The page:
Gavin Tremlett – Practice

November 5 – Dezember 17, 2011


Gavin Tremlett is nothing if not bold. His portraits are charged with anxiety and an embarrassed humour that often feels it has to adopt a mask to hide the inherent sexual tension. The 34-year-old artist's works invites strong reactions from the viewer, whether it be discomfort, confusion, or the feeling he is party to a voyeuristic secret. Occasionally it engenders horror or disgust, though this is initially belied by the beauty of Tremlett's handling of form and material and his ability to seduce the viewer with both paint and pencil.


Tremlett’s paintings address eroticism, sexuality and transgression. They also question ideals of beauty and the politics of identity. Though clearly emerging from a long held art historical tradition of figurative painting, Tremlett’s portraits are exceptional for their ability to engage with the discourse that surrounds abstraction. Colour and form have symbolic value and weight, as well as playing into a narrative structure. 'Between worlds' then, as his paintings are, Tremlett's works demonstrate his desire to look beyond the familiar, into a place outside of consciousness. The artist deliberately prevaricates between the sublime and the pornographic, thus creating tension between visual appearance and the subject as object or sign. Signification is pitted against the power of the gaze and the scopophilic desires of both the viewer and the artist to 'arrive' at a feast for the eyes.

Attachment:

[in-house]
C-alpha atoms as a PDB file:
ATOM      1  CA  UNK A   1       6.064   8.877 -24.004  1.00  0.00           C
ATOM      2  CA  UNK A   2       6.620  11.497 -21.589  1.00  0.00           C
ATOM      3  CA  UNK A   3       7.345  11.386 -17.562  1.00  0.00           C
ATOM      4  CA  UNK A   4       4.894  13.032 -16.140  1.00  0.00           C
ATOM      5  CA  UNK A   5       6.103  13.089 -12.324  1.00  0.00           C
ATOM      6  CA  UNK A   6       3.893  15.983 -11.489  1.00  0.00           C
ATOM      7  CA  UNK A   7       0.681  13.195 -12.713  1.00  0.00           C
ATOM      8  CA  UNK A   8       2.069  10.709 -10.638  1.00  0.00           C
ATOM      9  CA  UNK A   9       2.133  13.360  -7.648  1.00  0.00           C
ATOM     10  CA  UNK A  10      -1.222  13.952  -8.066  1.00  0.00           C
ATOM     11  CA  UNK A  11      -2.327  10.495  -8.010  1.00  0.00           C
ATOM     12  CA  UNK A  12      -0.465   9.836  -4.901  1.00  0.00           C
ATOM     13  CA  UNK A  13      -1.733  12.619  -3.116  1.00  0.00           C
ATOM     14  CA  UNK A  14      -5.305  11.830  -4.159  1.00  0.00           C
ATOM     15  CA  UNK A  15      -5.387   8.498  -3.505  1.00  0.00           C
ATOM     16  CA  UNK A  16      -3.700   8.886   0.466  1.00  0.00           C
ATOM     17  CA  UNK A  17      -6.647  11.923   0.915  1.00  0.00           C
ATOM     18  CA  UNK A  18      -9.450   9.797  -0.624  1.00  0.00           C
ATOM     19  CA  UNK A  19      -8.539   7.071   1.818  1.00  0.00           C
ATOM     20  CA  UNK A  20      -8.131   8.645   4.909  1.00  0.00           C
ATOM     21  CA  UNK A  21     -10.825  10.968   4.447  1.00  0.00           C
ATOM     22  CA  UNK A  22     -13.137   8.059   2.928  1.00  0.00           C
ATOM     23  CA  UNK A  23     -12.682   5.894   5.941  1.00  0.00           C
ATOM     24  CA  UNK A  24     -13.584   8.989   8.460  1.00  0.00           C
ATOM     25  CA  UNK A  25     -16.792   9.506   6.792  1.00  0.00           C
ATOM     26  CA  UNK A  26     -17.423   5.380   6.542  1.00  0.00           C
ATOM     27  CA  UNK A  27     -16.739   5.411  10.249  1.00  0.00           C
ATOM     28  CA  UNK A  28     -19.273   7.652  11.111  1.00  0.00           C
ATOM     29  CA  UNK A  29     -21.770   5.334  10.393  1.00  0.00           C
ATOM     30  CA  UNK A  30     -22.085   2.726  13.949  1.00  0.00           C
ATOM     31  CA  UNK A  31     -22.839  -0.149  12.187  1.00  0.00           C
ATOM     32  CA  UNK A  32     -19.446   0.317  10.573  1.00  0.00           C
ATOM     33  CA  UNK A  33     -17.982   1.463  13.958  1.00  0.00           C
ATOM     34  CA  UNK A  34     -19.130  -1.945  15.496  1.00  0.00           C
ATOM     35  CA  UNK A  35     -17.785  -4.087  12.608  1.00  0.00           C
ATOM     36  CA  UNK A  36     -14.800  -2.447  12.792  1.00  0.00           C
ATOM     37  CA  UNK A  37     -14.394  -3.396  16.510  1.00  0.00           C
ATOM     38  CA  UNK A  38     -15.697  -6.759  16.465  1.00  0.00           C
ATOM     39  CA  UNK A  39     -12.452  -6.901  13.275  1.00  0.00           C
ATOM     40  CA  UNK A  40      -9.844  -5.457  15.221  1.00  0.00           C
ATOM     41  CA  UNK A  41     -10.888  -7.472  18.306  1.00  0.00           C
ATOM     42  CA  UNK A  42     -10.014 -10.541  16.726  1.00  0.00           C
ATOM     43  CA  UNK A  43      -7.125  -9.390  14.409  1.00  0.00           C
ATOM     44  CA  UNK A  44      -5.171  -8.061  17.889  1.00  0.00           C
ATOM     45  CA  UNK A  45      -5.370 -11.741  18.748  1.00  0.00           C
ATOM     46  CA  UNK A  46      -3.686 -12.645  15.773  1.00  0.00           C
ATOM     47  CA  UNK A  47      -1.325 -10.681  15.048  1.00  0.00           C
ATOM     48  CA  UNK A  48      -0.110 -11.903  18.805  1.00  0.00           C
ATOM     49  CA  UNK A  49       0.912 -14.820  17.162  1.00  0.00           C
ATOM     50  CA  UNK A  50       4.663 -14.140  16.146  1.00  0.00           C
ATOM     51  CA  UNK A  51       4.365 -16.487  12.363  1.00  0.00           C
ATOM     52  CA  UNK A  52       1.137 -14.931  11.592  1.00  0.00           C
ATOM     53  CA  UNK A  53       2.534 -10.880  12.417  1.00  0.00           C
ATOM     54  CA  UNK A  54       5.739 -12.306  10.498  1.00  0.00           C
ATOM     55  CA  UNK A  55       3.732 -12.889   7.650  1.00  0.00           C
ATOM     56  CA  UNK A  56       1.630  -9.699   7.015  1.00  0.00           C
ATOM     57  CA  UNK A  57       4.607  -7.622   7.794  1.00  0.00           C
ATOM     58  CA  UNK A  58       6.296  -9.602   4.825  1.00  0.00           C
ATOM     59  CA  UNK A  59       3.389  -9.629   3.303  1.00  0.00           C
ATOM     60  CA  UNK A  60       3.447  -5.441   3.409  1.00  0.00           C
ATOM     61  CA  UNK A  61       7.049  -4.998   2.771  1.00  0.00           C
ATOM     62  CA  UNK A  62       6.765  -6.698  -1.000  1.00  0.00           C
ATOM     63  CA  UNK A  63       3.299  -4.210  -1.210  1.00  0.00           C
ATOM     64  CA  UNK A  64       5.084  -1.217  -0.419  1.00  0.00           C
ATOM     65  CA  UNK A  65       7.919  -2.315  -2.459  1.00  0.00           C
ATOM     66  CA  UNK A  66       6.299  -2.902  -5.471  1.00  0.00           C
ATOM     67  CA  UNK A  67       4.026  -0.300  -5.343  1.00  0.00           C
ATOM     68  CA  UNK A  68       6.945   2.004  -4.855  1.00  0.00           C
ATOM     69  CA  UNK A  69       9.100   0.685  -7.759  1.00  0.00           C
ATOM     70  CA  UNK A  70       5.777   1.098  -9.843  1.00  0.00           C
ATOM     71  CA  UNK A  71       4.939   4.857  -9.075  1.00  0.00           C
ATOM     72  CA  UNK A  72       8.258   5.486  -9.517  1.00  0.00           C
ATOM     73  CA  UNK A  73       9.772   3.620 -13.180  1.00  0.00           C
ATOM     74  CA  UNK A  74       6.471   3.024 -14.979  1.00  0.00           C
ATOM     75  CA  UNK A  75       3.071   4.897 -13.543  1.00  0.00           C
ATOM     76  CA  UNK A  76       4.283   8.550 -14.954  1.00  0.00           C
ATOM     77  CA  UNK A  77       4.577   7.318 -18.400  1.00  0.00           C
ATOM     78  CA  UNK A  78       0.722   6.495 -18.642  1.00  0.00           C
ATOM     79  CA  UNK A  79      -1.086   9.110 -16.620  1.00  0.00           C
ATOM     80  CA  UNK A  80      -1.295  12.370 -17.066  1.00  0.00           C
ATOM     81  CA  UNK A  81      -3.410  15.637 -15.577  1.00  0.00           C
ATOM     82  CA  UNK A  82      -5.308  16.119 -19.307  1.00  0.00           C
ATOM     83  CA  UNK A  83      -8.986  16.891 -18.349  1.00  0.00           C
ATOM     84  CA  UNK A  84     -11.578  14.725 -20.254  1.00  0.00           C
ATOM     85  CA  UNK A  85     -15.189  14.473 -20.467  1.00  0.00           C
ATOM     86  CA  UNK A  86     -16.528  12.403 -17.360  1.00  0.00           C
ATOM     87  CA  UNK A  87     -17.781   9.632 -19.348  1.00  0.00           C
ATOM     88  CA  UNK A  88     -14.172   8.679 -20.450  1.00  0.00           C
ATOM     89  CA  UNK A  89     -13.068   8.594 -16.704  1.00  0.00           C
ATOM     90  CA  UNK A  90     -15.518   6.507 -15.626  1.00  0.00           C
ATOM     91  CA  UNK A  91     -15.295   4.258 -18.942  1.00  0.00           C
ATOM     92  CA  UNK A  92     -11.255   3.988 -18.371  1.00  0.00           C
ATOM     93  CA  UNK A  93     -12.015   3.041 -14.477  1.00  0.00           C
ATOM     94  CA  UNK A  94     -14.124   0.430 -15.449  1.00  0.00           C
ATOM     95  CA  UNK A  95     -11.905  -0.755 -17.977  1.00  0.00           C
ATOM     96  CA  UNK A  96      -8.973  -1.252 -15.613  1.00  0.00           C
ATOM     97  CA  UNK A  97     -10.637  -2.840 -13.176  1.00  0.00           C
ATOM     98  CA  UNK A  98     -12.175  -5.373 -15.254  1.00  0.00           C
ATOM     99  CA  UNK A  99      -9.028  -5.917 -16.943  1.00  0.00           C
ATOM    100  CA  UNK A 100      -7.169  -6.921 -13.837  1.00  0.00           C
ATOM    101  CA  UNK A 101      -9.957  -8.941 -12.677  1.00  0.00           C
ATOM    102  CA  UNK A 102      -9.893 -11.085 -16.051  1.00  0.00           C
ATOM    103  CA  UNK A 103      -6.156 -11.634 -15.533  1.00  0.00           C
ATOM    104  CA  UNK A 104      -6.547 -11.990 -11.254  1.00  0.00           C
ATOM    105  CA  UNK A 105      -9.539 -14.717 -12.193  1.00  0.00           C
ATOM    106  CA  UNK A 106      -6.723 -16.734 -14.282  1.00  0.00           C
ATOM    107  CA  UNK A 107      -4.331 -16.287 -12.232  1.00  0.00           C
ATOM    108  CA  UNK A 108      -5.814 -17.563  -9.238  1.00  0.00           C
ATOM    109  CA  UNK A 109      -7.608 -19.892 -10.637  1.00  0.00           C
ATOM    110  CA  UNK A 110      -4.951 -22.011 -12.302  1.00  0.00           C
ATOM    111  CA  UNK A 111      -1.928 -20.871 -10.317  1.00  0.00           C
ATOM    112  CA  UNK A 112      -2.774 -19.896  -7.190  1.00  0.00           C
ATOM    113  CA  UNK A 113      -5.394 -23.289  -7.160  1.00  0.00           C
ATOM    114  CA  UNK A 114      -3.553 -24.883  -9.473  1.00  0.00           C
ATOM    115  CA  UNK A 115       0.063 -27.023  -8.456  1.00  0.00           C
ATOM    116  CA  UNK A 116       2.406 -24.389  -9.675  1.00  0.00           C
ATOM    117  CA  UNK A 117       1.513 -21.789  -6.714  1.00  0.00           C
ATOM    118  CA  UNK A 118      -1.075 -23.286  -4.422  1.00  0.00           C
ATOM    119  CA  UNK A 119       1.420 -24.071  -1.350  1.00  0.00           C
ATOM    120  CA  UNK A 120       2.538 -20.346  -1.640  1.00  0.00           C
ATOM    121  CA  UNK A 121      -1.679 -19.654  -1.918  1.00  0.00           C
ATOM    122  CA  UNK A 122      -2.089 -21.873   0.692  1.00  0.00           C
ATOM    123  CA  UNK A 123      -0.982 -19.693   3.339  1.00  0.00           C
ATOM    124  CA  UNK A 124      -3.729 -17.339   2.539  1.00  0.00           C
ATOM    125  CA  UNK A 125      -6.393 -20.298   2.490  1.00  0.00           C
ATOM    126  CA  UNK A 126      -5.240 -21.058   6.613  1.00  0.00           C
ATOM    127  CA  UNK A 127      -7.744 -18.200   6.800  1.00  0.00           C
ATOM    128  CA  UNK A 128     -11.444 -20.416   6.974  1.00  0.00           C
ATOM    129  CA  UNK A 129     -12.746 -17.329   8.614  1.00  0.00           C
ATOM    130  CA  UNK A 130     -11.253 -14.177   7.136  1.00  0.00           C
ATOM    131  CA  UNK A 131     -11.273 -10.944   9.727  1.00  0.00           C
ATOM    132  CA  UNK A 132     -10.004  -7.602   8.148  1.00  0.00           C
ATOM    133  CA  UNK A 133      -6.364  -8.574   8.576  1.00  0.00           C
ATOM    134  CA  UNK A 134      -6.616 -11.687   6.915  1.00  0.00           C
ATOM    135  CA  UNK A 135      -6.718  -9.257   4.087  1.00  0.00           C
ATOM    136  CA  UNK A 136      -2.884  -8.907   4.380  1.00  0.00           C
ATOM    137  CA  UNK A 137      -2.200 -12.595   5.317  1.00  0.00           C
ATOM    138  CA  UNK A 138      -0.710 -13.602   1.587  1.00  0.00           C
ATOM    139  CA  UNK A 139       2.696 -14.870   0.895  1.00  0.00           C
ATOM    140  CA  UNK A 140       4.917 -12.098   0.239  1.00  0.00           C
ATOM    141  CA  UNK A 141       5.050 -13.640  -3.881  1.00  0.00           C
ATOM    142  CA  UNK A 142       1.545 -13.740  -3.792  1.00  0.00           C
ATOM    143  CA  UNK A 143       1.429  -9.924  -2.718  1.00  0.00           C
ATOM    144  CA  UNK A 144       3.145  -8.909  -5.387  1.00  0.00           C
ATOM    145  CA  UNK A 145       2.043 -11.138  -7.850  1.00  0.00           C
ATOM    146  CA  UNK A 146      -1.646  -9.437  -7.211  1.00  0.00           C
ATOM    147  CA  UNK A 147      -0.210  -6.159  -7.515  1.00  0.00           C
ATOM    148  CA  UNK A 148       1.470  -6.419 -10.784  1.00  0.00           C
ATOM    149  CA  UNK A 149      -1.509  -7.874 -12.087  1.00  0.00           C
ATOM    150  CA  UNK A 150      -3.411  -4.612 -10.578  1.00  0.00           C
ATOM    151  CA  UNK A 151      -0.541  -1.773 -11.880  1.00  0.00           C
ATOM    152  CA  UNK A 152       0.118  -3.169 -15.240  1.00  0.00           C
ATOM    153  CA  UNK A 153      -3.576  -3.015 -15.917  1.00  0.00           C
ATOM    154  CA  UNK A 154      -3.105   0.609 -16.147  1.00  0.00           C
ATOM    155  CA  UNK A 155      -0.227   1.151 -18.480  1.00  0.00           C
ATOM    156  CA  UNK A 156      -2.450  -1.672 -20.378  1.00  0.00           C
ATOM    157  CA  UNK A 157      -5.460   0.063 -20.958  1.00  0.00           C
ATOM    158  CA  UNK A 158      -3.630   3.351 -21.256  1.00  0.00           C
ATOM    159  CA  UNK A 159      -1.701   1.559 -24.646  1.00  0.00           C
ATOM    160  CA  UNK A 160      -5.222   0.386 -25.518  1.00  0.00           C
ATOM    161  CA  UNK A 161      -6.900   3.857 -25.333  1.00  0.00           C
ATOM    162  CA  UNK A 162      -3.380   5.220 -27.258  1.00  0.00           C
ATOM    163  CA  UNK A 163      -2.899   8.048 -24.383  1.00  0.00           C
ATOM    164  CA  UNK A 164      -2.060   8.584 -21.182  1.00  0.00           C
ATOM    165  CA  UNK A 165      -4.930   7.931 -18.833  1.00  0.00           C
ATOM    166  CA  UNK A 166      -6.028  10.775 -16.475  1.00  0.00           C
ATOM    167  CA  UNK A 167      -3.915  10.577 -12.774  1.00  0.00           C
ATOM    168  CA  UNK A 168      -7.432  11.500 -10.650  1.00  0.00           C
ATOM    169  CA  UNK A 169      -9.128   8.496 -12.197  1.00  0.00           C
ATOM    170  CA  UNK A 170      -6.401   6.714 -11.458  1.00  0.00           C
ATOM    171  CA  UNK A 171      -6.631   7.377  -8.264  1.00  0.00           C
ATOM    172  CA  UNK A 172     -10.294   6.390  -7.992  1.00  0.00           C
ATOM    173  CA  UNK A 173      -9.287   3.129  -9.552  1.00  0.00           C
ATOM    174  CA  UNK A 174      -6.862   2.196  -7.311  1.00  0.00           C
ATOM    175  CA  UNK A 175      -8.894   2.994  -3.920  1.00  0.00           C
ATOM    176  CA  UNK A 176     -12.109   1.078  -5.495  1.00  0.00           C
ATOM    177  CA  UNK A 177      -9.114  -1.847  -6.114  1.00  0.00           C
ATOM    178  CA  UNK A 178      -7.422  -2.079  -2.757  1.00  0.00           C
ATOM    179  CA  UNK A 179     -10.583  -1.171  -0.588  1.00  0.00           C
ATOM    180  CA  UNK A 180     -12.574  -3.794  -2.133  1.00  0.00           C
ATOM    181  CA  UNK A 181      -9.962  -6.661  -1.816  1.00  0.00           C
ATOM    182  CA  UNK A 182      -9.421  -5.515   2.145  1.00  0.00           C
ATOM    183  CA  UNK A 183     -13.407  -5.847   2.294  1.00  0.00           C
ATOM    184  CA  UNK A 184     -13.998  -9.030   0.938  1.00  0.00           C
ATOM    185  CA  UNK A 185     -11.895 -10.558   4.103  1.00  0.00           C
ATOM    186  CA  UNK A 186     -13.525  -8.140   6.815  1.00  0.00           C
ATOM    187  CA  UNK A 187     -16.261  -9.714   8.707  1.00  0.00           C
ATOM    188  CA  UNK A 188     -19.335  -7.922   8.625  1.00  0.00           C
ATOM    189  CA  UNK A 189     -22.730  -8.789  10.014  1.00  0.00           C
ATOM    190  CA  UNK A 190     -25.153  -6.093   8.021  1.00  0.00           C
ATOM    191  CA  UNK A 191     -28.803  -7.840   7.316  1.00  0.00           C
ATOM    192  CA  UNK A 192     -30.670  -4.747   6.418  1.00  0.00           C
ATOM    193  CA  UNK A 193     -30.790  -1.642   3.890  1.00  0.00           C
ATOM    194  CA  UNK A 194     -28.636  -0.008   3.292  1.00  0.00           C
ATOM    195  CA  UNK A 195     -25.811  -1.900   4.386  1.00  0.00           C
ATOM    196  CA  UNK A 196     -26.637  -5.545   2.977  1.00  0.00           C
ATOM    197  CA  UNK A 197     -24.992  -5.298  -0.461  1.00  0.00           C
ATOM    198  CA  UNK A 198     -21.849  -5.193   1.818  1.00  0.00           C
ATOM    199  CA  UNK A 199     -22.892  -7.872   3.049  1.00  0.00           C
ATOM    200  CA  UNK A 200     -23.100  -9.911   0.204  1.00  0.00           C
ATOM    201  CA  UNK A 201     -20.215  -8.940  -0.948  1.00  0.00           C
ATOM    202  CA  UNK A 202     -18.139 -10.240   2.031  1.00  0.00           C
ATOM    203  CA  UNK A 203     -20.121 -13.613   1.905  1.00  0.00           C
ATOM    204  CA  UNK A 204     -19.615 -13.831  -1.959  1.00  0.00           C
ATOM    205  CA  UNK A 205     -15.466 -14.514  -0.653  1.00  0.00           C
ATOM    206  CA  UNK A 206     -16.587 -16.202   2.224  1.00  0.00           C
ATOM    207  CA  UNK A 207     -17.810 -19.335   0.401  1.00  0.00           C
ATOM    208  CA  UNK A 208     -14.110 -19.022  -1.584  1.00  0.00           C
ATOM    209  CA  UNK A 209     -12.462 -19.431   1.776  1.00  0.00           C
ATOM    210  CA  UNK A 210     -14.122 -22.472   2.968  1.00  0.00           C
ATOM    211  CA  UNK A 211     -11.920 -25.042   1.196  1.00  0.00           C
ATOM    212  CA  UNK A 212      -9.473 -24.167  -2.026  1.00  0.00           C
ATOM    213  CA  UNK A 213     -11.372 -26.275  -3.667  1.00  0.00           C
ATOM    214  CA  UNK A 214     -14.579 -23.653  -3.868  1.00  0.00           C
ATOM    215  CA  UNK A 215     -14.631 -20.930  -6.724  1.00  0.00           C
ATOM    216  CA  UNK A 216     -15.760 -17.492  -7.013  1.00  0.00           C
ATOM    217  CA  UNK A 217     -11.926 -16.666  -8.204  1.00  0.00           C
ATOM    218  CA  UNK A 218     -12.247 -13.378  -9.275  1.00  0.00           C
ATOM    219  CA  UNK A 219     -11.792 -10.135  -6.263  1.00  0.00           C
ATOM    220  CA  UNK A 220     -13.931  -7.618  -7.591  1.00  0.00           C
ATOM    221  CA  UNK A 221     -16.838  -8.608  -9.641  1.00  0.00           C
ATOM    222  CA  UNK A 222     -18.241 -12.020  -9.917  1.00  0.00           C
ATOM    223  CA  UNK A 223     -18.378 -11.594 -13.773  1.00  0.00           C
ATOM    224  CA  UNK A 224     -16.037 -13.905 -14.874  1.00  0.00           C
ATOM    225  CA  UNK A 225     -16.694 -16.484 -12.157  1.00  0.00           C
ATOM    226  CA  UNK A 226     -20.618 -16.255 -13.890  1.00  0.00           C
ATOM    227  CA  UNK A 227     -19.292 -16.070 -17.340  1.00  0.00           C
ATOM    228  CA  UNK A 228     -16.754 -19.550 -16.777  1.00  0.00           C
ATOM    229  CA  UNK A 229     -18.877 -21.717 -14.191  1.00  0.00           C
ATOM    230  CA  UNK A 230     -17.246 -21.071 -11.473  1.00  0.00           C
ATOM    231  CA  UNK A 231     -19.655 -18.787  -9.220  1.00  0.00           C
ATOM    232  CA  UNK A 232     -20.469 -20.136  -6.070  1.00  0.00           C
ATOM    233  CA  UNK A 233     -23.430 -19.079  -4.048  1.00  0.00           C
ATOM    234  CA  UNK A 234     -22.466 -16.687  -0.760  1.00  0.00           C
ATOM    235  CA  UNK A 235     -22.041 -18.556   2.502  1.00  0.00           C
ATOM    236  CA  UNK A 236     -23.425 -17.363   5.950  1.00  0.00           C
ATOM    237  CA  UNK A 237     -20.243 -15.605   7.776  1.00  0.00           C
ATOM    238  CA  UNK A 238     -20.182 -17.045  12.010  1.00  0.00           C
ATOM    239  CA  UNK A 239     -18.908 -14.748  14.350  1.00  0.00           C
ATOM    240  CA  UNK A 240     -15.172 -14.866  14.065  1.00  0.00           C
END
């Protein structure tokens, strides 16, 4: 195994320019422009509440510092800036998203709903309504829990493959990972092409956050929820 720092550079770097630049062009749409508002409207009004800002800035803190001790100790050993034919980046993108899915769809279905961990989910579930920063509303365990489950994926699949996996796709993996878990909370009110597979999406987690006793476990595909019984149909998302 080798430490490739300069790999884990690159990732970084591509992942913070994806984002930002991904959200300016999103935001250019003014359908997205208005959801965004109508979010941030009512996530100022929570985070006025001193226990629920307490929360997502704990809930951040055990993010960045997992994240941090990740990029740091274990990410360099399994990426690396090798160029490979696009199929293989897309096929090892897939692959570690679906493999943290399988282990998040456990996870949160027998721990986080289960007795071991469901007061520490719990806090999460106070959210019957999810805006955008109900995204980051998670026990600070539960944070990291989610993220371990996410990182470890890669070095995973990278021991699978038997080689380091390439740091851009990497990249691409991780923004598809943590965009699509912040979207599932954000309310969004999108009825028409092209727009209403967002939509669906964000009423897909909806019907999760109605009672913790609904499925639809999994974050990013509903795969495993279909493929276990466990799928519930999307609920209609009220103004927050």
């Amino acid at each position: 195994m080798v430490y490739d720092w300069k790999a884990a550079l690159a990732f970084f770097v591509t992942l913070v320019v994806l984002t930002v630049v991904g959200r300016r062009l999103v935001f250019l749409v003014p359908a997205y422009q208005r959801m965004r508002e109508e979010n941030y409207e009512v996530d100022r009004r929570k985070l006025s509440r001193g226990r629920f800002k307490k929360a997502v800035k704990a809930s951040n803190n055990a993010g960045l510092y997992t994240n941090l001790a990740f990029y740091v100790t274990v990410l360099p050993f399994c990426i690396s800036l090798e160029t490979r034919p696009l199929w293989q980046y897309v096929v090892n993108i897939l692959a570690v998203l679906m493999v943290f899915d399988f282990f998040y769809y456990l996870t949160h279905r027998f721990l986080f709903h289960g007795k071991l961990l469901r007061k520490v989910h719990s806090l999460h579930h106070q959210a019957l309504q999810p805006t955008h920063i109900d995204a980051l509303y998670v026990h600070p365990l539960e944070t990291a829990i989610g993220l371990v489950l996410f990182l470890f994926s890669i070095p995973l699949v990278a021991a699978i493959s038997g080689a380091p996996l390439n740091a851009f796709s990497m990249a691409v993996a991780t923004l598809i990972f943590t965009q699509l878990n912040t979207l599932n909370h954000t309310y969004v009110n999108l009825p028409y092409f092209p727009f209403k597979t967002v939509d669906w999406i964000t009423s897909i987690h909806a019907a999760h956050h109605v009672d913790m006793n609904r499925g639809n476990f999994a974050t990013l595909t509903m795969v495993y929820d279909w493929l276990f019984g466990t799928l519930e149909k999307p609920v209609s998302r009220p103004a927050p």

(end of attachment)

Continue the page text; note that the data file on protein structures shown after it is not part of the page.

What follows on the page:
Yet, the uncomfortable nature of the positioning of Tremlett's subjects, the treatment of their forms and his deliberate use of heightened colour disturbs a simple or single reading. This work is complex and at times difficult to fathom. The artist himself comments: “Situated between an embrace of vulgarity in contemporary culture, and a yearning for a lost mode of figuration in painting, my work establishes a place of intersection between the sublime possibilities of painting, and the closed, crude nature of pornography“.


The UK-based art critic and curator Jane Neal writes: “It is this tension between traditional medium, wrought with considerable skill, fluidity and sensitivity, crossed with the lurid nature of the contemporary sources that Tremlett scours for material, that creates conflict. This conflict pulses through the work itself, but it also courses through the viewer. The medium and execution of the work demand it be looked at. The nature of paint and pencil and the finesse of its handling is extremely seductive, yet the poses of the subjects often make for uncomfortable viewing. There is a sense that what is on display is intended for intimate engagement and encounter, yet the nonchalant and provocative poses reveal protagonists who care little for the discomfort of the viewer and appear to be flaunting their sexuality in an open if not blatant manner.–€ (Jane Neal in “Gavin Tremlett: Caught up in the Carnival–€, 2003)


Gavin Tremlett studied Fine Arts at the Loughborough University School of Art & Design before finishing his Master in Fine Art at London’s Royal Academy Schools in 2004. He works and lives in Berlin.